Get a low-cost way to remove water from compressed air, by installing a refrigerated compressed air dryer and avoid condensate problems.
A refrigerated compressed air dryer is a type of compressed air dryer, used to dry compressed air.
Compressed air always contains water, coming from the air that is sucked in by the compressor.
To protect your piping, tools and equipment, it's best to use a compressed air dryer to dry the air.
Why a refrigerated compressed air dryer?
Refrigerated air dryer
Refrigerated compressed air dryers are one of the most common used types of air dryers (for other types, check out our general page on compressed air dryers). They are simple in design, need very little maintenance and are relatively cheap.
A refrigerated compressed air dryer is the standard choice if you're shopping for a dryer and don't have special requirements, like an ultra-low dewpoint. T
hey don't need much or any special maintenance and
if you buy a quality one, and install it properly, it's basically set-and-forget.
How does it work?
As the name implies, a refrigerated air dryer works by cooling down the air (like a refrigerator).
The warm wet air enters the dryer, where it is cooled down to about 3 degrees Celsius. All water vapor that was in the air condenses into water.
Much like your window does on a cold day. The liquid water is then removed from the compressed air by a water-trap.
After that, the cold air is re-heated to room temperature. Since a lot of water has condensed into water, the air is now much dryer.
The cooling is done in the same way as your freezer and fridge are cooled. In a separate circuit, liquid refrigerant is evaporated in the evaporator, to cool down the warm compressed air.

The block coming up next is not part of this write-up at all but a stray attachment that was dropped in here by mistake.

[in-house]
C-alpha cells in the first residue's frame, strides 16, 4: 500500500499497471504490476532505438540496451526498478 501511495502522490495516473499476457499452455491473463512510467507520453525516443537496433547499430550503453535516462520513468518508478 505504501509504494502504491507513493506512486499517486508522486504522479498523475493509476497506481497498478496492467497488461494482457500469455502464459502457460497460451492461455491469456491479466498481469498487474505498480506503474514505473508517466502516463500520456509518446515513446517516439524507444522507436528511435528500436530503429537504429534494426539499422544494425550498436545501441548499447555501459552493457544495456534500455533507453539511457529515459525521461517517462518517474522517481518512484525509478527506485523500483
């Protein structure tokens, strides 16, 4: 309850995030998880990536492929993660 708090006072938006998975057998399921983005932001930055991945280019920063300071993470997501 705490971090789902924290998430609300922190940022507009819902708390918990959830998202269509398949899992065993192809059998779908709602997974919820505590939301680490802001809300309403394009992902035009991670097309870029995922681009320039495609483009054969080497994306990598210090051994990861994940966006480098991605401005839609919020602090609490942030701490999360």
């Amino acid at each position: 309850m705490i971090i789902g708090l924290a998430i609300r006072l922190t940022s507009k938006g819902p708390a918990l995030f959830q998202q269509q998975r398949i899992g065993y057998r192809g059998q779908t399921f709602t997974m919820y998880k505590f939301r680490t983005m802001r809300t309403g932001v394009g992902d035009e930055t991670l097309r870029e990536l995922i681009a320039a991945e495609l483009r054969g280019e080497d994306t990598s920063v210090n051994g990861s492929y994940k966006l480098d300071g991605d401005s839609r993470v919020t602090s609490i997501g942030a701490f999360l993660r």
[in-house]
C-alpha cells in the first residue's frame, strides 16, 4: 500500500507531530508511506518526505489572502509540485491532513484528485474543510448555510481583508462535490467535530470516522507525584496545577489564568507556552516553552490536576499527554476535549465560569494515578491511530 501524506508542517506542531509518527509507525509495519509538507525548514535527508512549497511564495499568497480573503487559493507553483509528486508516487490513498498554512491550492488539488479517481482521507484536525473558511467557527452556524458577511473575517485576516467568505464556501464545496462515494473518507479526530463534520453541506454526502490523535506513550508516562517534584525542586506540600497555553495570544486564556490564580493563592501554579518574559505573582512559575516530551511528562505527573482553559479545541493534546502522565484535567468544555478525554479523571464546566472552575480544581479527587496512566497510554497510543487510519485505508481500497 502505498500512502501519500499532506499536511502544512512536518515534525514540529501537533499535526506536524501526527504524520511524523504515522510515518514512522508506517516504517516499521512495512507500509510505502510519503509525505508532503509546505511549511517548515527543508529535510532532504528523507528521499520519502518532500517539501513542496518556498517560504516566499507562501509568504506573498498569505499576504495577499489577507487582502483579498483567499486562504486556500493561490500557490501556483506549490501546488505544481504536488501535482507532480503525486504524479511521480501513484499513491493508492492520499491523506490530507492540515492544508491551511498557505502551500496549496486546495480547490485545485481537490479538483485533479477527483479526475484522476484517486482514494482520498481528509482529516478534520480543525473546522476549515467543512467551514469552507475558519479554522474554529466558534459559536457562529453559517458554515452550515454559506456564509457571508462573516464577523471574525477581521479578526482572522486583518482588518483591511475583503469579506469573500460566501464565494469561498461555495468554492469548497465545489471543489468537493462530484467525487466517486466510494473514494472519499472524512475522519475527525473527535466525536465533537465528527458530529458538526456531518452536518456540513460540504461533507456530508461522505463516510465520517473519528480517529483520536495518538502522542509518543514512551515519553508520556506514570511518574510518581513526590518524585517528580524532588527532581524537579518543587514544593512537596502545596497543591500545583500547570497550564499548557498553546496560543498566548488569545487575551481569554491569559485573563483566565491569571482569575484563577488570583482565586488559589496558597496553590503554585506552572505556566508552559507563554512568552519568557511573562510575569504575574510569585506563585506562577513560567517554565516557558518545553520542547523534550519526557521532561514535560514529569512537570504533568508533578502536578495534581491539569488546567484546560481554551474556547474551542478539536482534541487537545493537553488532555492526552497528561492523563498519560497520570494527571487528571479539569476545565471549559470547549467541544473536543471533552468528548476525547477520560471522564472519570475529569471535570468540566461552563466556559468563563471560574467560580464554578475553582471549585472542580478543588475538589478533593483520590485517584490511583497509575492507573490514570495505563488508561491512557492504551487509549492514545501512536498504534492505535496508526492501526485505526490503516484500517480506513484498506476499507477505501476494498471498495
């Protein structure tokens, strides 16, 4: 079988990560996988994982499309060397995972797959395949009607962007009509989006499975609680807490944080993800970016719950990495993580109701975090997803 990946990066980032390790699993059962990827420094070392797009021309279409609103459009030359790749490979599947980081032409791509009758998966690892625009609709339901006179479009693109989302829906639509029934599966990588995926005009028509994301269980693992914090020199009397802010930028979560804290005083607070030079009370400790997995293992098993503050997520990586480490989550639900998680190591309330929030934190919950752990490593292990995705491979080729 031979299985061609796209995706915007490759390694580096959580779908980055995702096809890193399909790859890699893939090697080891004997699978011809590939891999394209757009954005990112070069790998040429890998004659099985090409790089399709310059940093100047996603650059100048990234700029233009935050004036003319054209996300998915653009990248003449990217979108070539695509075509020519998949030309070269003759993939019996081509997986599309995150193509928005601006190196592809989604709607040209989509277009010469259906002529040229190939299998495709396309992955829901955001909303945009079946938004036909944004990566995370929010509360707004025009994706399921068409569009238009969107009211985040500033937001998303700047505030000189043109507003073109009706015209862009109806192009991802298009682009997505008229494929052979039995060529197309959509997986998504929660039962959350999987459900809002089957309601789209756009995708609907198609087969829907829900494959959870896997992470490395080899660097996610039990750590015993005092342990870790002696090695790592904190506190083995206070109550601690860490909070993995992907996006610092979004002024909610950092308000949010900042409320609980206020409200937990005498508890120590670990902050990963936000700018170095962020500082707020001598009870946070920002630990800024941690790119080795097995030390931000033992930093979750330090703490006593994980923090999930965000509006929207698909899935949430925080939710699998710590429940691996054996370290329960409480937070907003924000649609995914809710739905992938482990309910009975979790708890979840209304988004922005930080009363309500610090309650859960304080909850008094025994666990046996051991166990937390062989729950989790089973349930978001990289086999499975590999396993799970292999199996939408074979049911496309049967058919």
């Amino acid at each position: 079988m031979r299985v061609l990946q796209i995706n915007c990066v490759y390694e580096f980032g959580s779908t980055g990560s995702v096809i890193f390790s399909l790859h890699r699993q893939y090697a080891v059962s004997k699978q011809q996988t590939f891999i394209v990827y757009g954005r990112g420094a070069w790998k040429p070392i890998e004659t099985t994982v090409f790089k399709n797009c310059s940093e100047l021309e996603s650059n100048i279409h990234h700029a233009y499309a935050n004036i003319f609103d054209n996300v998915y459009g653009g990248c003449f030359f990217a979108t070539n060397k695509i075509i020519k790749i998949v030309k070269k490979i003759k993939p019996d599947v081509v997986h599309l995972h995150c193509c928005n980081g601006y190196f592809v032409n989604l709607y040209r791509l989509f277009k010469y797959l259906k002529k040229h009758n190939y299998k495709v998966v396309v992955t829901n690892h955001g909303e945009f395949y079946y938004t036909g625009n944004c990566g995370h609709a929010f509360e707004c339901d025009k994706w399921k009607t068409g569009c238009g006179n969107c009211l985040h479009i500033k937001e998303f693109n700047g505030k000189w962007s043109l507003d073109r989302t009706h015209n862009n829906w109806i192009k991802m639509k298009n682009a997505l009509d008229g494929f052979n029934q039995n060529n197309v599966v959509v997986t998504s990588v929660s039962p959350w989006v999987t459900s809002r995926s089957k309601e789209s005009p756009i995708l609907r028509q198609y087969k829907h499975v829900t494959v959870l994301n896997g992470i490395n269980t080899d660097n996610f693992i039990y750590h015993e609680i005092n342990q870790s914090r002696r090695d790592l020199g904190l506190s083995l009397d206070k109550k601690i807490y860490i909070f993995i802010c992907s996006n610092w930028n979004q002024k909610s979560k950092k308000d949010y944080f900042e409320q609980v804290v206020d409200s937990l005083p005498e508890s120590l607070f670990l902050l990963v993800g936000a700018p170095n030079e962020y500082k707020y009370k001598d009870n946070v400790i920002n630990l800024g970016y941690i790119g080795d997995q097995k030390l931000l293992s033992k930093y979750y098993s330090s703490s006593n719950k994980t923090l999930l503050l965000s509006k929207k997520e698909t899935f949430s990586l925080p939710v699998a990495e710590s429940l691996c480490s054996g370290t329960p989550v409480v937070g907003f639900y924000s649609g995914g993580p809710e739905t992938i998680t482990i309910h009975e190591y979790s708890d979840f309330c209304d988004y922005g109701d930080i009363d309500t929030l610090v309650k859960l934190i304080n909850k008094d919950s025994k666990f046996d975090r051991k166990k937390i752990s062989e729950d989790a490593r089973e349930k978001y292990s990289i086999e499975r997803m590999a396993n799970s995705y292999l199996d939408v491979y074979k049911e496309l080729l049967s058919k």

The air is cooled, while the refrigerant gets warmer. The refrigerant is compressed by a small compressor and cooled again in the condenser.
Here are two pictures of the inside of an old refrigerated compressed air dryer. You can see the various parts of the refrigerant circuit (with refrigerant compressor and condenser). You can also see the condensate trap with discharge lines.
The evaporator (where the refrigerant cools down the compressed air) is located at the top of the dryer (the whole area at the top is the insulated evaporator).
In the background you see the refrigerant circuit of a compressed air dryer. In the middle is the condensate trap (with water discharge lines).
At the right the condenser with cooling fan. In the middle you see the refrigerant pipes that go to the evaporator. At the left the condensate trap again.
Types of refrigerated compressed air dryers
There are basically two types of refrigerated compressed air dryers. Cycling and non-cycling. The advantage of the cycling dryer is that it will increase or decrease cooling capacity according to air use. This reduces the energy used and saves you money.
The non-cycling is the most common type and is extremely reliable and have the lowest maintenance
Example of a refrigerated compressed air dryer. This one is installed after a rotary screw compressor (Atlas Copco GA37, 37 kW compressor). On the control panel you see a start/stop button and the dew-point indicator.